— BBC Radio 4 Today (@BBCr4today) December 6, 2017
According to a Saudi Arabian state media report, the Saudi monarch King Salman told Donald Trump over the phone that an embassy relocation or recognition of Jerusalem as the capital of Israel would “constitute a flagrant provocation of Muslims all over the world” due to the great status of Jerusalem and the al-Aqsa Mosque.
— benwedeman (@bencnn) December 6, 2017
Among US allies, Turkey’s Prime Minister Recep Tayyip Erdogan joined the chorus of opposition by saying that Jerusalem was a “red line for Muslims” and that his country’s response towards Trump’s move “could go as far as us cutting diplomatic ties with Israel”. “We implore the US once again: You cannot take this step,” he said.
The importance of not endangering the two-state solution and peace negotiations was emphasised by several others. UN Secretary-General Antonio Guterres’ spokesperson Stephane Dujarric recently told reporters in New York that he has “consistently warned against any unilateral action that would have the potential to undermine the two-state solution”. Reuters reported that Pope Francis too, in his weekly address, called on Wednesday for the “status quo” and UN resolutions on the city to be respected, stating that new tension in the Middle East would further inflame conflicts.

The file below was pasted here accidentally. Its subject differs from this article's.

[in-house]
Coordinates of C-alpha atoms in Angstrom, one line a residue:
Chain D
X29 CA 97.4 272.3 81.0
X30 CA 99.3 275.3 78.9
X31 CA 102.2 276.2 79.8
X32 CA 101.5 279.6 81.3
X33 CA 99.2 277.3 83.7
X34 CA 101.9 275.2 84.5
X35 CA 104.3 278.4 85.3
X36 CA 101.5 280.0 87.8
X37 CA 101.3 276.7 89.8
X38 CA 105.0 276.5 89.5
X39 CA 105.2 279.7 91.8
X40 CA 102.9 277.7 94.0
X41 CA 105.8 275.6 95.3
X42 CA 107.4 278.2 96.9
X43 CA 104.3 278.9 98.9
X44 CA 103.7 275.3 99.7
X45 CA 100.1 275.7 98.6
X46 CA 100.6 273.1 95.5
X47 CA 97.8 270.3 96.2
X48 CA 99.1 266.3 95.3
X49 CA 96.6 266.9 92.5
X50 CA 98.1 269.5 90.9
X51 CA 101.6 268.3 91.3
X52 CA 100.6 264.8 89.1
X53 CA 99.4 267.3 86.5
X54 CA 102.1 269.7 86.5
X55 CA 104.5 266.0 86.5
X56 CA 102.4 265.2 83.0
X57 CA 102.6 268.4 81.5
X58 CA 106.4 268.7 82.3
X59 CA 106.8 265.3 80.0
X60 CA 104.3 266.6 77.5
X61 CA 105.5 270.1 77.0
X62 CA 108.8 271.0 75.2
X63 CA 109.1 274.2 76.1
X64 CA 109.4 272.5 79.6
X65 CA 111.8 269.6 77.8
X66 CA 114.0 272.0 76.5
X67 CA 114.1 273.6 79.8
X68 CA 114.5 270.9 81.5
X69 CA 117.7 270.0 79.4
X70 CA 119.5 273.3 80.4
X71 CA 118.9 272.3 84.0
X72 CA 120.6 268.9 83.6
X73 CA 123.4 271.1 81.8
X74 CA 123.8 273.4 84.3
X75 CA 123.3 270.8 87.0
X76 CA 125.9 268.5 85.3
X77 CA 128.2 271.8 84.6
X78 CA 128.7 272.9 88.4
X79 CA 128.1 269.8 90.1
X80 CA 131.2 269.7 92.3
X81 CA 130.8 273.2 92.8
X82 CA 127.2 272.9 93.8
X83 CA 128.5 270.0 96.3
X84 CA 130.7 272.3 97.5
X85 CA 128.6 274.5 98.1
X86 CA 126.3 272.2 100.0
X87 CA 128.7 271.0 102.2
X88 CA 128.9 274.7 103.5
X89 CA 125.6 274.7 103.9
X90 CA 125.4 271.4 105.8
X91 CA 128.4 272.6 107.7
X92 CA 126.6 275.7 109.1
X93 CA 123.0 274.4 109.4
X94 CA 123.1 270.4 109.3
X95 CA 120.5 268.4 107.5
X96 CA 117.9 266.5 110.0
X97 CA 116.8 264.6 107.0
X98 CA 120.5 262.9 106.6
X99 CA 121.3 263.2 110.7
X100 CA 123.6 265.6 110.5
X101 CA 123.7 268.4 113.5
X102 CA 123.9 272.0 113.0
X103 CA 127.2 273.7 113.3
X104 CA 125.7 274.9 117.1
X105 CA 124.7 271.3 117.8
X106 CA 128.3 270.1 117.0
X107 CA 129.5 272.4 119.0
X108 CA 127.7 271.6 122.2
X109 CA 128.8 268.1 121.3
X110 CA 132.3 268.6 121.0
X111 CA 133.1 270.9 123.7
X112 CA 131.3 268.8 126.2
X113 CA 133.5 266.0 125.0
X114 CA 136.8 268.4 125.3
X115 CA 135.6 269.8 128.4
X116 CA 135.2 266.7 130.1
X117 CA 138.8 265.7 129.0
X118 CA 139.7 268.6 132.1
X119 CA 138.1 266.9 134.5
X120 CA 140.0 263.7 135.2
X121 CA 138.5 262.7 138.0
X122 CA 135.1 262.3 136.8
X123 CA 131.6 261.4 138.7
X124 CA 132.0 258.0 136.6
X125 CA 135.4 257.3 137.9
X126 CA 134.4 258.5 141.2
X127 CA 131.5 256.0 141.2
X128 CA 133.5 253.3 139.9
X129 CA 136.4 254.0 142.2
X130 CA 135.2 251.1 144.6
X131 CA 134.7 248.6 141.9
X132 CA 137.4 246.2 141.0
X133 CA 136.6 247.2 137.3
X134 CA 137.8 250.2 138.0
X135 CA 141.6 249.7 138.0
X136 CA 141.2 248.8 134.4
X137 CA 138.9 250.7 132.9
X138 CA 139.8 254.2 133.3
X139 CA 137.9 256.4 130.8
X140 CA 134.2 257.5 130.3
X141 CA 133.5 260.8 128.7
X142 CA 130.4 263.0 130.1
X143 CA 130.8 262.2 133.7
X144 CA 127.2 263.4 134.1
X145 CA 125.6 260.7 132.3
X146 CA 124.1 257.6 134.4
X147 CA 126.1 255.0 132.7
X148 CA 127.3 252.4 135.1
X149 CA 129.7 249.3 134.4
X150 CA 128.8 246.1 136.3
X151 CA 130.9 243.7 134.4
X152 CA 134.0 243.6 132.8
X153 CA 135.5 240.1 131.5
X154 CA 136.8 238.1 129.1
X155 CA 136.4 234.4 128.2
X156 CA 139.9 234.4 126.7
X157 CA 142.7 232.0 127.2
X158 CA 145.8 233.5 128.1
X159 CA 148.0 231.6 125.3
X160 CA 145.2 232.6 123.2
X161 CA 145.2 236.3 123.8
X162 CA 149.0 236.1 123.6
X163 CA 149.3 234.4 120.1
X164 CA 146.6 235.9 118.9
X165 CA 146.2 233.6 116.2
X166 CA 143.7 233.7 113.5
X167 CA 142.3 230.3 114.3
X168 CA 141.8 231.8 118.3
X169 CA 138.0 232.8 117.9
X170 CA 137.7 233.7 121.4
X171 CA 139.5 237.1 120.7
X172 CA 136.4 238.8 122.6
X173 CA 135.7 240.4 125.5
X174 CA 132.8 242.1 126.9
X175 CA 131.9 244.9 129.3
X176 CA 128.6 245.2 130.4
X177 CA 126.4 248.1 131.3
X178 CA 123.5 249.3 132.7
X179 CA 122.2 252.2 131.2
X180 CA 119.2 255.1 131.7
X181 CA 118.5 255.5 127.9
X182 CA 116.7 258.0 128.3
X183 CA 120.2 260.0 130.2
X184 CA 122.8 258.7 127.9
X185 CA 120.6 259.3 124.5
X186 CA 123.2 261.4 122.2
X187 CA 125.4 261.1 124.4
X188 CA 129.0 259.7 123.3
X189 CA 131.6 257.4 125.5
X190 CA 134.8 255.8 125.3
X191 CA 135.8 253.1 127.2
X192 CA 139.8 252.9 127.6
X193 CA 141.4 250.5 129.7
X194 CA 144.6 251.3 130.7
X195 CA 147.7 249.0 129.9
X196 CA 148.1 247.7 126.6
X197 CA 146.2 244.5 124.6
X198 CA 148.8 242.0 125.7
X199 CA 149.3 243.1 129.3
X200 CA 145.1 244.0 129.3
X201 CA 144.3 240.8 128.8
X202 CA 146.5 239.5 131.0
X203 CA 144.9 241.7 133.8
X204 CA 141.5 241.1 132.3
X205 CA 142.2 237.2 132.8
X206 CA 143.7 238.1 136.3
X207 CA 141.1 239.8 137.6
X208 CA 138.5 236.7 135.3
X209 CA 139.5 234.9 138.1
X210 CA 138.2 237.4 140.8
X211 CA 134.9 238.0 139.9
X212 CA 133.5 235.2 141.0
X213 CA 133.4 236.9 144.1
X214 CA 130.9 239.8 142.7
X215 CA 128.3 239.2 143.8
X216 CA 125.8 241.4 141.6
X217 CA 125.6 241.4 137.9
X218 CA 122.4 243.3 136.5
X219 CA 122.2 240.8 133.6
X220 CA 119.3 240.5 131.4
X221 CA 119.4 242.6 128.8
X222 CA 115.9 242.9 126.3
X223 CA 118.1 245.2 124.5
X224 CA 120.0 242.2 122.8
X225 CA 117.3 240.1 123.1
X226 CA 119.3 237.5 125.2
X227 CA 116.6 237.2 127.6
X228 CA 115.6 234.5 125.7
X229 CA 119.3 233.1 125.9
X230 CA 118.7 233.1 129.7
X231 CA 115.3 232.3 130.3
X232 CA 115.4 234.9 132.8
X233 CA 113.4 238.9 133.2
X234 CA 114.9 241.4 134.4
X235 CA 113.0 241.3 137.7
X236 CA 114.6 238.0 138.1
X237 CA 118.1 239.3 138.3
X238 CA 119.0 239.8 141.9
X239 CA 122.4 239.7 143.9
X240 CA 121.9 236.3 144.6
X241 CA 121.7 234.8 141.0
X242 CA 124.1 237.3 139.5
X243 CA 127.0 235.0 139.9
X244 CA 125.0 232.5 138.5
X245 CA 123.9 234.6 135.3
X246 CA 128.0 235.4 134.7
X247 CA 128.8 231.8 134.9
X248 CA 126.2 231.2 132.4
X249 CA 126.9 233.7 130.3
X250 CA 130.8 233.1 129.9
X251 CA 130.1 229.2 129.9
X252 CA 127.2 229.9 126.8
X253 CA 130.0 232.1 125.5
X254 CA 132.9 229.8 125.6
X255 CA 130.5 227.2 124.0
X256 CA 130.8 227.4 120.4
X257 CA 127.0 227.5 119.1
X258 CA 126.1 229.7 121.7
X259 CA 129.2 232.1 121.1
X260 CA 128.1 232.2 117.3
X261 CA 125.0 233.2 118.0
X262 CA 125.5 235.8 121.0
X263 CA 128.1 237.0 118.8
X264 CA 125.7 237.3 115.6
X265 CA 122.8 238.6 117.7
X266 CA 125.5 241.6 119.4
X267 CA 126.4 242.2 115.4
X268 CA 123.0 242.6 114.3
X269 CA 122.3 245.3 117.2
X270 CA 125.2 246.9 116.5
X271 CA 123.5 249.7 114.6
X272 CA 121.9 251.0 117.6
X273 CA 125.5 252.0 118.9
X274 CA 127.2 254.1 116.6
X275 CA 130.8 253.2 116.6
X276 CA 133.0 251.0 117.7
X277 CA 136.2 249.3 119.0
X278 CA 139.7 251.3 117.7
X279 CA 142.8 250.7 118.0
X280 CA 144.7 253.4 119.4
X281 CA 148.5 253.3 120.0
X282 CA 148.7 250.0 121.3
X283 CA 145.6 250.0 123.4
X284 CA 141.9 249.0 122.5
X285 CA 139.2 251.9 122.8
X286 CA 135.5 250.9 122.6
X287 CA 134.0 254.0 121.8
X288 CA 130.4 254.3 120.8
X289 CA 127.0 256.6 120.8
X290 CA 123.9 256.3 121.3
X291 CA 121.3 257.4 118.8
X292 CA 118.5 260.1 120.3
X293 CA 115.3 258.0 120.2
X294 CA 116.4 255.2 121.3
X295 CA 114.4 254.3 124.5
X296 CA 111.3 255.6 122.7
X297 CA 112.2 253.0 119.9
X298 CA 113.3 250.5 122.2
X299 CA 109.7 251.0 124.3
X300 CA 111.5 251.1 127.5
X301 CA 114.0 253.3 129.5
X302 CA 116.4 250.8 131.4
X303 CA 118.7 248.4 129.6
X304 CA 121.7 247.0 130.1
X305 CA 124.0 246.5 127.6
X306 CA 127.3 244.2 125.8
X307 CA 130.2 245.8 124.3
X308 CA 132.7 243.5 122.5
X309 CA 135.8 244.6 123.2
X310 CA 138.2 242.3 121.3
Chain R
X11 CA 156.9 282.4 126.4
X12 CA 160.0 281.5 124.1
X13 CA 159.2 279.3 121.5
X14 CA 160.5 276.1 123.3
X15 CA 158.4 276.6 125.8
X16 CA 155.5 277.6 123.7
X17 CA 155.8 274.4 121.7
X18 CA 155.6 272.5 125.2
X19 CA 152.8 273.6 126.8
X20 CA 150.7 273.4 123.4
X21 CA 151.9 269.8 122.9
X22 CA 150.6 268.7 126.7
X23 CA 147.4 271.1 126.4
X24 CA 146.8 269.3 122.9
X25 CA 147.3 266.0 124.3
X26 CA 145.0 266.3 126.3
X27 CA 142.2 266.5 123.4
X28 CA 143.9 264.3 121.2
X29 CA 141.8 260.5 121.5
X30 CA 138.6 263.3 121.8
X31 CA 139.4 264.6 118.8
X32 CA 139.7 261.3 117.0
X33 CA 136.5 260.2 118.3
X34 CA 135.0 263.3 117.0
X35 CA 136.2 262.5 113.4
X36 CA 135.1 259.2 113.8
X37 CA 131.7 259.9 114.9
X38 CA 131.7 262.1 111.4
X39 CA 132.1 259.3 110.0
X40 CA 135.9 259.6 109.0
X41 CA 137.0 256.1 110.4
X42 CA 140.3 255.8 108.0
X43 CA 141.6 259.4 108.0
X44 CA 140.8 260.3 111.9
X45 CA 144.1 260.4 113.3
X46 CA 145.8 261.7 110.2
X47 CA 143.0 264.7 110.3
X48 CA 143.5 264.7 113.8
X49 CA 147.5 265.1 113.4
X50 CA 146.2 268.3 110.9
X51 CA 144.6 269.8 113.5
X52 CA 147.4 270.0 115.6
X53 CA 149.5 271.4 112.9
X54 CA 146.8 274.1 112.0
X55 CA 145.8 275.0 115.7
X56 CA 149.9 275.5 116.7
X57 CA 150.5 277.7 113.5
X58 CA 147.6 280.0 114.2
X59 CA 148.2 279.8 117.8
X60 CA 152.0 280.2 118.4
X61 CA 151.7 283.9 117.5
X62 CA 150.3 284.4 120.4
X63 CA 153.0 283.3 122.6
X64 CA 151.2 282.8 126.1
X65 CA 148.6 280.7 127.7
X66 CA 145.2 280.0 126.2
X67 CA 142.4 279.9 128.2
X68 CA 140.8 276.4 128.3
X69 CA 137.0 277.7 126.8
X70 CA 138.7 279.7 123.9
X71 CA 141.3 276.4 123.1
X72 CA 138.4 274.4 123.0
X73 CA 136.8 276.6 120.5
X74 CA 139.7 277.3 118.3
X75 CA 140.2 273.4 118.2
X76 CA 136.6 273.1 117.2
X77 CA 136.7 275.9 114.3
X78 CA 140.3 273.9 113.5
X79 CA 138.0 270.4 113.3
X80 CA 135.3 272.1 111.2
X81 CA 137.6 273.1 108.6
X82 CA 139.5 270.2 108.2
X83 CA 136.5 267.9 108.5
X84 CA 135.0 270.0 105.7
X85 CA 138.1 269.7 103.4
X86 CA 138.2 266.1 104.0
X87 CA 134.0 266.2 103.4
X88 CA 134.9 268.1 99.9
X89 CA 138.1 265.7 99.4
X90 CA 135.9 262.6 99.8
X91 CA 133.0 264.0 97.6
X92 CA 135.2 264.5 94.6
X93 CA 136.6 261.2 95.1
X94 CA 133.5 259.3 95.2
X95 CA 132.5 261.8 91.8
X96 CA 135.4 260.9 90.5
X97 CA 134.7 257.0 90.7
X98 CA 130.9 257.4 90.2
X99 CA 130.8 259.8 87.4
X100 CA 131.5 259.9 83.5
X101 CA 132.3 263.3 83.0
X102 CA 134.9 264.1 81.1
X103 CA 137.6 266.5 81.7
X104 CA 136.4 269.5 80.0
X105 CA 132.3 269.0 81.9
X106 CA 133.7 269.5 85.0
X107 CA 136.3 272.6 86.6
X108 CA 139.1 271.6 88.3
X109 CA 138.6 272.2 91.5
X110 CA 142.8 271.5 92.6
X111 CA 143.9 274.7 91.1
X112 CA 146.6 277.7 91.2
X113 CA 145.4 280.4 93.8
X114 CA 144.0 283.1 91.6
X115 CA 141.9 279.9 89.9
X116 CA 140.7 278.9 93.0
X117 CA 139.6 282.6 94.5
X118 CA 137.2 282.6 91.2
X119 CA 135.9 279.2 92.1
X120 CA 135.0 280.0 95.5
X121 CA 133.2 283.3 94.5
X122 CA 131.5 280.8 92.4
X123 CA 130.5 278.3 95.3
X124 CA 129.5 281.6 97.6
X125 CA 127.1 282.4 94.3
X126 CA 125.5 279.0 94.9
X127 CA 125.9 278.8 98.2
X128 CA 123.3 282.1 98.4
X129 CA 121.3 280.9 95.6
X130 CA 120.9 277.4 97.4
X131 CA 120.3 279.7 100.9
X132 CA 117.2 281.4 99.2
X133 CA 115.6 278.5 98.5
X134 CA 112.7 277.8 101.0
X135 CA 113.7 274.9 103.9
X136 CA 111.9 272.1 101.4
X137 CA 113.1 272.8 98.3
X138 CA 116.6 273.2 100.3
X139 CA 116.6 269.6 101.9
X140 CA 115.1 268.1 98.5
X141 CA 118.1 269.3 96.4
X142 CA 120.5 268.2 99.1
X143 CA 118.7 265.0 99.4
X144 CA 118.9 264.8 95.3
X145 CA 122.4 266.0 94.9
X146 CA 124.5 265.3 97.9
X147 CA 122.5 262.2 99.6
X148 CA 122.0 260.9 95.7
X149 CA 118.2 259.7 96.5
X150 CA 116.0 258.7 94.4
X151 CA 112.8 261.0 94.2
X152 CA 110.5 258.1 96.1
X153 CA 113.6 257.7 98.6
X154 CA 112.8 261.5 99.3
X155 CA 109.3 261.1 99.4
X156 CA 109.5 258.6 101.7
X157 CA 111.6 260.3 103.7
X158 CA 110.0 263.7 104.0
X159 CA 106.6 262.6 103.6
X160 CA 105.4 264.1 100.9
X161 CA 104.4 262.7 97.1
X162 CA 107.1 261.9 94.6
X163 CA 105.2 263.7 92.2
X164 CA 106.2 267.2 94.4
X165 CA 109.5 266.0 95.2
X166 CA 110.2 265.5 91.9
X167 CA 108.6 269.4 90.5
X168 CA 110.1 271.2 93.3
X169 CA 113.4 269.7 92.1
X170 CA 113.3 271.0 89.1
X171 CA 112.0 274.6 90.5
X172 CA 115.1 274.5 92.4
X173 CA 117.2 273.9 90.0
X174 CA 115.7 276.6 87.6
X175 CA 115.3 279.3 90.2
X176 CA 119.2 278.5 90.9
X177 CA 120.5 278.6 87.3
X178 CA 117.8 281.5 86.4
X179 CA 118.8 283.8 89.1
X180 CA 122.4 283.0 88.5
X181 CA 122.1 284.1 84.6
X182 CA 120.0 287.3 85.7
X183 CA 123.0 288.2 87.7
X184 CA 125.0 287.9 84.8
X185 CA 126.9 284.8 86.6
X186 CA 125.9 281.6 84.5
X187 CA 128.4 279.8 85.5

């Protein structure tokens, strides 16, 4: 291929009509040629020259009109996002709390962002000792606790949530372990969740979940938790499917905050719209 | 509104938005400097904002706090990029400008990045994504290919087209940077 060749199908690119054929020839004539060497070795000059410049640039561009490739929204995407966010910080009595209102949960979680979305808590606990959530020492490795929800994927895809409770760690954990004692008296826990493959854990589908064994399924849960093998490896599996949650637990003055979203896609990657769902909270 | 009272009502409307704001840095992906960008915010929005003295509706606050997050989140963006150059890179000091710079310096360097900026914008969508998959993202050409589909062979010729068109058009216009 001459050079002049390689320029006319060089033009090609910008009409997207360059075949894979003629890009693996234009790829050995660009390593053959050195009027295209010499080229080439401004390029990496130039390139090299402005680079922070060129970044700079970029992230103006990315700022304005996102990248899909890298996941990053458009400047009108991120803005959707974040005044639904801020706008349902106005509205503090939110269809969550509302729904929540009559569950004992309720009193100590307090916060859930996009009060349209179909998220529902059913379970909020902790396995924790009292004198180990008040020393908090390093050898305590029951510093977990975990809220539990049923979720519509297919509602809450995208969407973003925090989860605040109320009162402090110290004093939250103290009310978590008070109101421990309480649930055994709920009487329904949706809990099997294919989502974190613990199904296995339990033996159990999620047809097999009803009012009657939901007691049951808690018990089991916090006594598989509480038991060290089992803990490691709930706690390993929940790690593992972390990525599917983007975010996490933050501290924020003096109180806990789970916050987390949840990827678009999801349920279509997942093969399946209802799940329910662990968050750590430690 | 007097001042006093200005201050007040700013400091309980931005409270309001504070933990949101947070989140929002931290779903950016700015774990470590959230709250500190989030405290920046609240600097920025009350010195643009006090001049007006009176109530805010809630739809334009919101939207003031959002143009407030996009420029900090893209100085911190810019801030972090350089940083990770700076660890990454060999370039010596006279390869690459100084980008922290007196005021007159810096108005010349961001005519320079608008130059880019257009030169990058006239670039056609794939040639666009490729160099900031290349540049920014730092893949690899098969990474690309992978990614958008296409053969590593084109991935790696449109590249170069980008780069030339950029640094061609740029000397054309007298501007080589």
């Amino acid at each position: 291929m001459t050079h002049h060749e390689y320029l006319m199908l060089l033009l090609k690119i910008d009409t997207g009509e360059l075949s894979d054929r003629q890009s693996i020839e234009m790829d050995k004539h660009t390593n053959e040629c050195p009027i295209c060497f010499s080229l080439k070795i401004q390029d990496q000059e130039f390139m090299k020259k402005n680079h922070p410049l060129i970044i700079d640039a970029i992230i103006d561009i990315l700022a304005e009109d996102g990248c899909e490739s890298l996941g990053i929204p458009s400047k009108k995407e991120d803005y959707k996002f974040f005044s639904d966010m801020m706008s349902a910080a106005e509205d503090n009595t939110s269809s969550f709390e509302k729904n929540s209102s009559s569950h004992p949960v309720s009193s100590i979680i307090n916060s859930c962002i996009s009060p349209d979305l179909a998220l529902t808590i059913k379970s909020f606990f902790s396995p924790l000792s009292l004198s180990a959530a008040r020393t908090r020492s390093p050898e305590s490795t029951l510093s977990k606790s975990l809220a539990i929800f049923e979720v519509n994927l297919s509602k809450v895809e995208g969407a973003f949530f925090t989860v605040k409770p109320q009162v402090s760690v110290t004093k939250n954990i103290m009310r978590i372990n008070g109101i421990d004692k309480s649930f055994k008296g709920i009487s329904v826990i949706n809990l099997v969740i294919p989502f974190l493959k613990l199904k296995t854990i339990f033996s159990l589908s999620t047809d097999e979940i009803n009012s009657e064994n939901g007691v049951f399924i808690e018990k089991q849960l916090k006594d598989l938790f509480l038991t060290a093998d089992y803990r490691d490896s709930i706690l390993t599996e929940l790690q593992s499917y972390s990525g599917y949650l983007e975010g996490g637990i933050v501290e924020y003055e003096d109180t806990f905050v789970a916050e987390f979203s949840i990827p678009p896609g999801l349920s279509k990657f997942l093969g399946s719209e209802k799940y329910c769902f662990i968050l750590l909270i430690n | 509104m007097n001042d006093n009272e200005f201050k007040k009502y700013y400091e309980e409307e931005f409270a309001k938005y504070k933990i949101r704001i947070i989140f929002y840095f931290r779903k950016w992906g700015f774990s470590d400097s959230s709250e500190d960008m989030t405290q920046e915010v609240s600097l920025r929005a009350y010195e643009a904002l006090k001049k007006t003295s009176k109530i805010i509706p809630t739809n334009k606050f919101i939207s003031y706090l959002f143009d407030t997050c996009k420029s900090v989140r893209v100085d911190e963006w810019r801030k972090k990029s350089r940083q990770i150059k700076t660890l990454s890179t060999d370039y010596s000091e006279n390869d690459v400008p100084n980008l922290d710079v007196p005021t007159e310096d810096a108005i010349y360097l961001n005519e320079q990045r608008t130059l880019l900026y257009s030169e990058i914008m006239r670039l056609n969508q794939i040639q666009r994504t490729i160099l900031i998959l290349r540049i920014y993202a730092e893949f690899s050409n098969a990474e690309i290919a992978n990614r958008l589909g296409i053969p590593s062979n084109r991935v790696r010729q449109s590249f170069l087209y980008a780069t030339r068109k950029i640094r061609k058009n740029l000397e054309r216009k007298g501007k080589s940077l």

I contacted US Embassy directly yesterday to express Irelands strong concerns and to urge USA not to recognise Jerusalem as Israel’s capital this week – it will make progress in Middle East Peace Process more difficult and provoke tension across the region https://t.co/7RWlM01pzA
— Simon Coveney (@simoncoveney) December 6, 2017
Federica Mogherini, the European Union’s top diplomat, told Al Jazeera that “any action that would undermine” peace efforts to create two separate states for the Israelis and the Palestinians “must absolutely be avoided.”